Jerry Nappi of New Orleans-based Entergy, the company that owns Indian Point, told SolveClimate News that the waste is stored "in enormously strong and long-lasting steel and concrete containers in accordance with federal regulations.
"There is no reason or evidence to suggest they are unsafe."
The agency insists that its Waste Confidence Rule is legally sound and says safety issues have been evaluated.
"The NRC has carried out numerous studies on the safety of storing spent nuclear fuel at U.S. power reactor sites. These include a complete reexamination of spent fuel pool safety and security issues following the 9/11 attacks," the agency said in response to the lawsuit.
Enviros: NRC Dangerously Vague on Post-Yucca Plans
But the states are not the only ones not taking NRC's word for it.
Less than a week after the attorneys general sued, environmental organizations petitioned the to overturn two NRC rules that say storage and disposal of radioactive waste poses no significant safety or environmental concerns.
was filed by the . The was jointly filed by the , and .
The organizations' petitions have a different focus from the lawsuit filed by the states.
While the attorneys general challenged the legality of storing waste on-site without a proper environmental review, the green groups targeted NRC for being too vague about when, whether and how it plans to find a new repository for the nation's nuclear leftovers. This is causing particular concern in light of the Obama administration's decision to pull the plug on the Yucca Mountain nuclear waste project in Nevada.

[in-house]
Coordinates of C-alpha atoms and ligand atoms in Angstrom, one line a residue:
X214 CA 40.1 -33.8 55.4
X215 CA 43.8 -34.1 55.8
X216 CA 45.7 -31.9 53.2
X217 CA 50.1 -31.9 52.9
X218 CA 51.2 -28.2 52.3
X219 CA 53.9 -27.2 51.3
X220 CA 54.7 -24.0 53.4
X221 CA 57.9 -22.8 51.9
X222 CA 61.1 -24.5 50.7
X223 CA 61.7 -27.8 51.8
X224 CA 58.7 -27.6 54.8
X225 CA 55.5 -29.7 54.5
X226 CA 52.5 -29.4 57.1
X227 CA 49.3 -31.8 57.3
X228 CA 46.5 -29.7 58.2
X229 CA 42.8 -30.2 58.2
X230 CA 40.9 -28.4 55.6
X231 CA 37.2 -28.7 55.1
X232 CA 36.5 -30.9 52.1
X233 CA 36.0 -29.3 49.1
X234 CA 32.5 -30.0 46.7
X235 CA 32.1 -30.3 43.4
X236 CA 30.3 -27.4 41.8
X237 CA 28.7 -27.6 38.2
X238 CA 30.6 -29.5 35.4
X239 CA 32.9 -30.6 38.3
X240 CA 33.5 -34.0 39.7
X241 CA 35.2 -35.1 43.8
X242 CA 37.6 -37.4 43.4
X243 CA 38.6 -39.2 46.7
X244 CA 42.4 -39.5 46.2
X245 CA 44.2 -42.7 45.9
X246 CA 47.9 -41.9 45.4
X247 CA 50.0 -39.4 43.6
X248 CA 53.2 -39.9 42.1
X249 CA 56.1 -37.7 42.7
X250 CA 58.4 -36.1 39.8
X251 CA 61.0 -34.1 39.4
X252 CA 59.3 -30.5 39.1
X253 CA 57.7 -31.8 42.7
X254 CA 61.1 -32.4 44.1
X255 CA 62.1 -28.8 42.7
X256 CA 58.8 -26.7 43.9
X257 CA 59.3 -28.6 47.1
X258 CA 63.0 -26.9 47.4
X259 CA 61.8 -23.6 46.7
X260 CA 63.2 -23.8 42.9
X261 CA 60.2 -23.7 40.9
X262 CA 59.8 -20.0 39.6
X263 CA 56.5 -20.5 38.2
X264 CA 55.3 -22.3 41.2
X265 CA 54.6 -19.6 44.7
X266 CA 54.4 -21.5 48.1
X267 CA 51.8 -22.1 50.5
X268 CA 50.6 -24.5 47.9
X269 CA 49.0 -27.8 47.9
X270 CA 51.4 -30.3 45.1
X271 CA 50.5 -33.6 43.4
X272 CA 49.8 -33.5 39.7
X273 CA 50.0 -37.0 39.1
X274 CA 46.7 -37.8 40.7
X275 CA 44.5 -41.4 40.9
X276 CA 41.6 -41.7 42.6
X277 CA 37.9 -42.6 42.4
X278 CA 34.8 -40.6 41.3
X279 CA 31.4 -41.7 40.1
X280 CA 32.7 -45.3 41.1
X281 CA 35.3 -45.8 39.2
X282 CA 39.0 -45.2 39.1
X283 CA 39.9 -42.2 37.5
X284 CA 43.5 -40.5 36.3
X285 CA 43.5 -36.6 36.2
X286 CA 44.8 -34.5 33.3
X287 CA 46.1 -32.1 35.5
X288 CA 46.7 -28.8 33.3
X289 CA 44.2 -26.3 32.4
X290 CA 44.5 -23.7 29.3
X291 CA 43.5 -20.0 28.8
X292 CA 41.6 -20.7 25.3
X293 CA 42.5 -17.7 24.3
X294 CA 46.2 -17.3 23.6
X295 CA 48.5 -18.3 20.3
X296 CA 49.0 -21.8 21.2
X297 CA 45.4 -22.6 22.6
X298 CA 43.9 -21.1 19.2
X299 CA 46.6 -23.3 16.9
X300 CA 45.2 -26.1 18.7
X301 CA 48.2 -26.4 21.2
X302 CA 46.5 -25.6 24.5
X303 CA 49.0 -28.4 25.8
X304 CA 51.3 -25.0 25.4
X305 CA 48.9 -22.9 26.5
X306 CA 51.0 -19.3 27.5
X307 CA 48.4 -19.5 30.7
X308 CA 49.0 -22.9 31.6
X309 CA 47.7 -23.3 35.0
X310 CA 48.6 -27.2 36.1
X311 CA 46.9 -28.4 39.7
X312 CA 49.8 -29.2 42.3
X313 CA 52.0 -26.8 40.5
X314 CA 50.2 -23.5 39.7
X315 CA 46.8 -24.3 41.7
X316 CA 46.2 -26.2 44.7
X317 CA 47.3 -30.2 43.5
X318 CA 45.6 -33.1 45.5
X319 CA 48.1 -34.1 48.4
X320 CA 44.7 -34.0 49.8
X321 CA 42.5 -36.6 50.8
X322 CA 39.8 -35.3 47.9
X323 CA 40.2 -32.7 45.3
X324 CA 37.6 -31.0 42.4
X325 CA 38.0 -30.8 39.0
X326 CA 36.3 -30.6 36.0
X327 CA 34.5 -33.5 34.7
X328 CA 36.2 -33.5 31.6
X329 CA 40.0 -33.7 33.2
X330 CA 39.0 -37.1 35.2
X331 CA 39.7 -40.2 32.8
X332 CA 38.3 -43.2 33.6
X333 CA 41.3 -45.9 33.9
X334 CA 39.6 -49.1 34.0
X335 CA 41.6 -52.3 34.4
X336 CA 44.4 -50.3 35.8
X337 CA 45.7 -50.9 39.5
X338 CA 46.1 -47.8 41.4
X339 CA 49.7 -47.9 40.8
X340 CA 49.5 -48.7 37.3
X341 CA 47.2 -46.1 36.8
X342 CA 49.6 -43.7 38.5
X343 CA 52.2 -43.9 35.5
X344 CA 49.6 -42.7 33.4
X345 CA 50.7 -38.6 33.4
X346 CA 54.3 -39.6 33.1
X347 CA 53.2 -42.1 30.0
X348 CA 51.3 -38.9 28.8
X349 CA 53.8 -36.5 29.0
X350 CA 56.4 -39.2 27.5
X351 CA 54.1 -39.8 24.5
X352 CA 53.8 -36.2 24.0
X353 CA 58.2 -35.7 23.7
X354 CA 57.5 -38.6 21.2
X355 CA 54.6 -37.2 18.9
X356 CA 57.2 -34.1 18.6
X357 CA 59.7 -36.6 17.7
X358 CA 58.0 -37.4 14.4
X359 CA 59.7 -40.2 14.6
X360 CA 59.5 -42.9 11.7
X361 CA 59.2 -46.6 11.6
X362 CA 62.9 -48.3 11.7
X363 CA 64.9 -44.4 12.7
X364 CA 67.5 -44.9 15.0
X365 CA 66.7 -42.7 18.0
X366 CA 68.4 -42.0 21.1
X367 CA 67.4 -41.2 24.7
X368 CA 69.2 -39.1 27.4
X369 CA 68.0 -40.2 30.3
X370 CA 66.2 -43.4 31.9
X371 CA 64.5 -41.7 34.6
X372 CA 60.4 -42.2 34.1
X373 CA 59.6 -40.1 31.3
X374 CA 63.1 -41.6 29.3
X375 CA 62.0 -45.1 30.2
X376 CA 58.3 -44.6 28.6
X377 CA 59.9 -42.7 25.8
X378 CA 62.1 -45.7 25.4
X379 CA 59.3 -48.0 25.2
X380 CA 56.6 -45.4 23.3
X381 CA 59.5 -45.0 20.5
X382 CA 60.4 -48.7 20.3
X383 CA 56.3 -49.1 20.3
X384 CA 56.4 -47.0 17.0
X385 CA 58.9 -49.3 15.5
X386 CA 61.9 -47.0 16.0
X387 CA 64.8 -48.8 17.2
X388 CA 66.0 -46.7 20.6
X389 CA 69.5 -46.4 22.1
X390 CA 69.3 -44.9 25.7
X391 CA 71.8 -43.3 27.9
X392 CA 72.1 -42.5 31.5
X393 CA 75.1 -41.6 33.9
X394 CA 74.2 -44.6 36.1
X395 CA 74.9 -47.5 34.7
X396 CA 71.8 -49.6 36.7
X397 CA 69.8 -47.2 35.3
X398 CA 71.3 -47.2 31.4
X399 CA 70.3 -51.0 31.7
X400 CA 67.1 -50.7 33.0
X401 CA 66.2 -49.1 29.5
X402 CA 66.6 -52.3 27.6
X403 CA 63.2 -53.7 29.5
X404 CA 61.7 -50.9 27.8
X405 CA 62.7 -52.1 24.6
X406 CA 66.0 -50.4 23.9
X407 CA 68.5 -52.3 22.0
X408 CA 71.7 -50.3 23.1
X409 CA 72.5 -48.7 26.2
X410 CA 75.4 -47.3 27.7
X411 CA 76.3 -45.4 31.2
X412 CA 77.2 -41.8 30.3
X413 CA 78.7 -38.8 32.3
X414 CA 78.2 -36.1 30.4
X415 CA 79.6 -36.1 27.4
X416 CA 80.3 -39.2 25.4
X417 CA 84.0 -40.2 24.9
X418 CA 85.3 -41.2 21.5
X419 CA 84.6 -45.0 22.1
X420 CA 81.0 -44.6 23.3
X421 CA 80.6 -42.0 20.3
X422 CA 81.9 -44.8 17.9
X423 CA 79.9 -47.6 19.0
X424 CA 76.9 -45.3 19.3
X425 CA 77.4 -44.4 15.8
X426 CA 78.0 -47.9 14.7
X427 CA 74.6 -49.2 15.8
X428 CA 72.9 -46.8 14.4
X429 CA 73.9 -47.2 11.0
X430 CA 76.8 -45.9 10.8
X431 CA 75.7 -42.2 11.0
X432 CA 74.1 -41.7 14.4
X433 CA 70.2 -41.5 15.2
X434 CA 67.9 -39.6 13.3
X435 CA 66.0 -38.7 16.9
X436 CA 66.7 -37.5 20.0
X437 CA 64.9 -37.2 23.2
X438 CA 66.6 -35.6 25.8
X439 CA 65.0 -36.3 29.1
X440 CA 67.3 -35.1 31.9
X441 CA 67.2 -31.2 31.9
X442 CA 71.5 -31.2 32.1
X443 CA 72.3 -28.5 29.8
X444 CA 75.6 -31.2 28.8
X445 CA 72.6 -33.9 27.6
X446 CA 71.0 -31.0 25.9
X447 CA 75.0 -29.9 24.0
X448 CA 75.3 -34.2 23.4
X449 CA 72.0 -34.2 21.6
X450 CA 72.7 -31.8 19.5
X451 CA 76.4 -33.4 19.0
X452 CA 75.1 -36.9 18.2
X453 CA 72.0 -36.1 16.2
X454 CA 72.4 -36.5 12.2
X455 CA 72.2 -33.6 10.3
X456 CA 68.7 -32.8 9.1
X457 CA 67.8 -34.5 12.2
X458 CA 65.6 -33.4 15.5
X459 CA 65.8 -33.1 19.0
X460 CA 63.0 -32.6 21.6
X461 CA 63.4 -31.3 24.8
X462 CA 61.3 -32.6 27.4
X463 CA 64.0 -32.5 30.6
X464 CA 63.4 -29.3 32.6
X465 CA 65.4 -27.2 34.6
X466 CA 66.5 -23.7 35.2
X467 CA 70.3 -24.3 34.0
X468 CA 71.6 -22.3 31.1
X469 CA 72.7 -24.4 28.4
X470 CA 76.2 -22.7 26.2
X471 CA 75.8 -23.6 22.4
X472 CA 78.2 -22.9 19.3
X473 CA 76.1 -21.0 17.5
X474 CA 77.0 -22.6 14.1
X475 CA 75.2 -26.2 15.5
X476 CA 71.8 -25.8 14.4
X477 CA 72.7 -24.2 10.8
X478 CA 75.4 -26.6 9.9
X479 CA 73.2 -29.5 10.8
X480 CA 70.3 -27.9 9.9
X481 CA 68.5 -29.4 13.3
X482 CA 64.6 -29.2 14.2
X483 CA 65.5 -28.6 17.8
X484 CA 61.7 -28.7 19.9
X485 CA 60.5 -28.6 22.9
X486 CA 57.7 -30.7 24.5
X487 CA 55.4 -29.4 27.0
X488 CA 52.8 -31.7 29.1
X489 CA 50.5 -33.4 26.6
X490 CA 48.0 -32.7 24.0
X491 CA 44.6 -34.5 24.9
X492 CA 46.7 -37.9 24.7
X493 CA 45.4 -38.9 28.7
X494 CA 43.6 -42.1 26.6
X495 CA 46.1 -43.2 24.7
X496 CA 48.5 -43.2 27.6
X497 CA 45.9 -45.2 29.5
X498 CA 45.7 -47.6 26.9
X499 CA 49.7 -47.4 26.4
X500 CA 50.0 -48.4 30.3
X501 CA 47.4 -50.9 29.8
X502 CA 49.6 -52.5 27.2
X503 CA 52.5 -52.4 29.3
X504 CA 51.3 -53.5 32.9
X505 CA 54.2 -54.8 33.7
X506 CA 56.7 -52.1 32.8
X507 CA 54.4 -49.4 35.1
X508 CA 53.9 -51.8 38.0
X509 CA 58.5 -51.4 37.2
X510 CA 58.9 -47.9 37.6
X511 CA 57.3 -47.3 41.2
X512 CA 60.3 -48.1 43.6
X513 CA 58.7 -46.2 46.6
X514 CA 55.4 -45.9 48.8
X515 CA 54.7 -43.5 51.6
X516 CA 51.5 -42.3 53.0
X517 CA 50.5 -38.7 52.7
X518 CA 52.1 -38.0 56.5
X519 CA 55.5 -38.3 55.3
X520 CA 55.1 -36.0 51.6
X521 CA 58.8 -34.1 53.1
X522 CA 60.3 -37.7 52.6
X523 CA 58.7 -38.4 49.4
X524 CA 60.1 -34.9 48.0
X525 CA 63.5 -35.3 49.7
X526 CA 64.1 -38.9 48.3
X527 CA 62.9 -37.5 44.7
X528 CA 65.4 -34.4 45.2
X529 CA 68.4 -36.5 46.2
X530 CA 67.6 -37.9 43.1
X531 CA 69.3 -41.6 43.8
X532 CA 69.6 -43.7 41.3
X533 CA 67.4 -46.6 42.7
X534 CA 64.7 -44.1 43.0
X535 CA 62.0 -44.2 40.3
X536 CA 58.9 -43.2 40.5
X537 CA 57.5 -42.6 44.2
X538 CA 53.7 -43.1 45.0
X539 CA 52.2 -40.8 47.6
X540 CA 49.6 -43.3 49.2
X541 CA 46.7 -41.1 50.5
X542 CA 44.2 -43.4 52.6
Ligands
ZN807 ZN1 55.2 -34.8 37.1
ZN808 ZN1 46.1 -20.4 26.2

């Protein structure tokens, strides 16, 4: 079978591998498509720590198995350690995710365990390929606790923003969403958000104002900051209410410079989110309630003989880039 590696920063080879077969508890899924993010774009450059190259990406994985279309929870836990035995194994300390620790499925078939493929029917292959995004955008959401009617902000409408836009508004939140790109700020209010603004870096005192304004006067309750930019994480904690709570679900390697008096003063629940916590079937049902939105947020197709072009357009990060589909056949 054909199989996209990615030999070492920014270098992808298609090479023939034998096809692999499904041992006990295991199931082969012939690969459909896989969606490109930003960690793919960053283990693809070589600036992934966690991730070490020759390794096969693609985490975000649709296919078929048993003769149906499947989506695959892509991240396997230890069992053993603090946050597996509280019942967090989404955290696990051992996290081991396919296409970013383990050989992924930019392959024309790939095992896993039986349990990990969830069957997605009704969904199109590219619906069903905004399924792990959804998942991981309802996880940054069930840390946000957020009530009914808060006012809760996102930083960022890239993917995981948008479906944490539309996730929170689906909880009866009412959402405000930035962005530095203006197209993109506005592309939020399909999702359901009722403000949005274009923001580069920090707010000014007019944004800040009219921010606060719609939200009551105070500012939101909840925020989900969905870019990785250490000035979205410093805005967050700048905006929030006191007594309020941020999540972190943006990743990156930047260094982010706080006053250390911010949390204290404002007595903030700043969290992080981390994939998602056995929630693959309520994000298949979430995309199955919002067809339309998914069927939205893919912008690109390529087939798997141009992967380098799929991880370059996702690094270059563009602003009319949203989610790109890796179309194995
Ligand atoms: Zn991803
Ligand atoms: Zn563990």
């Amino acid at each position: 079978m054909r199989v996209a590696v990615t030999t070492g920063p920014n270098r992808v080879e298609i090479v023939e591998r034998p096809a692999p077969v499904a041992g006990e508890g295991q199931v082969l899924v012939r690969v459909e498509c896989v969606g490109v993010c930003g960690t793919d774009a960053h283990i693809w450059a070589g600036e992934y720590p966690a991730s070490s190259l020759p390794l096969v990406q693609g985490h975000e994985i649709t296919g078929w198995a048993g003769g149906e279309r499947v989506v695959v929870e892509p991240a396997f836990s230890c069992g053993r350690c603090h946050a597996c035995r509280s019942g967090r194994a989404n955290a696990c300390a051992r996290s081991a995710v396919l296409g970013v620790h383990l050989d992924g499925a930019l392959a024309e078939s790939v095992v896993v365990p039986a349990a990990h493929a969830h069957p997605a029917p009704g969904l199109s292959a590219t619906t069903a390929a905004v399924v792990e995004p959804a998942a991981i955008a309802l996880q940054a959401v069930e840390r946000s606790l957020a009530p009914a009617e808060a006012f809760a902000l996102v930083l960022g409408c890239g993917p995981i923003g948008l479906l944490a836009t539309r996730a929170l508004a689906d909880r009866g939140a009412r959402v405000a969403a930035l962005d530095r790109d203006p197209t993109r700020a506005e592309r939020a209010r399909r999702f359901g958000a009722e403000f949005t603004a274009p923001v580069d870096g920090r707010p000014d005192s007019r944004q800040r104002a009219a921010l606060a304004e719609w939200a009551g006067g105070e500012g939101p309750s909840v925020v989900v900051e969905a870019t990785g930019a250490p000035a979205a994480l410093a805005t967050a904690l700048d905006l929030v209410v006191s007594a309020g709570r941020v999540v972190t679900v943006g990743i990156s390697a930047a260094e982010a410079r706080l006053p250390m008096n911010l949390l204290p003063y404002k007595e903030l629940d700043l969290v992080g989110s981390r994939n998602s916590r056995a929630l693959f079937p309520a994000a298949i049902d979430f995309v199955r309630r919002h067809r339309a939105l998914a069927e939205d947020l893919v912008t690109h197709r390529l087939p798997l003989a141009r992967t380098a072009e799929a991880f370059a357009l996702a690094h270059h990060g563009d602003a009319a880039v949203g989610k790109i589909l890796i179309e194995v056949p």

Since 2002, the DOE has spent about $9 billion to open a permanent repository for spent fuel at Yucca Mountain. Congress originally chose the site in 1987. For decades, environmental groups fought against the repository and ultimately succeeded in stopping the project.
In its 2012 budget, the Obama administration cut funding for the Yucca Mountain project. The DOE has yet to find a state willing to host the radioactive waste for the nation's nuclear plants
The NRC maintains its position that a repository "will be available .... when necessary." But the petitioning groups say that assumption is made without "foundation in the facts and history of the U.S. geologic repository program."
David Lochbaum, the director of the nuclear safety project for the Union of Concerned Scientists, agrees that NRC's plan for a future repository is flawed.
"The NRC has confidence that a permanent disposal site will become available, and that spent fuel can be safely and securely stored on site until then," he told SolveClimate News. But the DOE's inability to do this so far "thoroughly undermines NRC's basis for concluding that challenge might someday be met."
Nearly CO2-Free, But What About the CFCs?
For decades, America's nuclear power industry has been at a standstill. That's about change, with the first new reactor in 30 years under construction in Georgia, and three others getting close to breaking ground in Maryland, Texas and South Carolina.
The resurgence comes largely from the global push to adopt more low-carbon energy sources like nuclear power. Reactors emit little or no greenhouse gases when producing electricity.
Some observers have challenged the sector's clean energy claims, however, especially when considering the entire nuclear fuel cycle and its impact on global warming.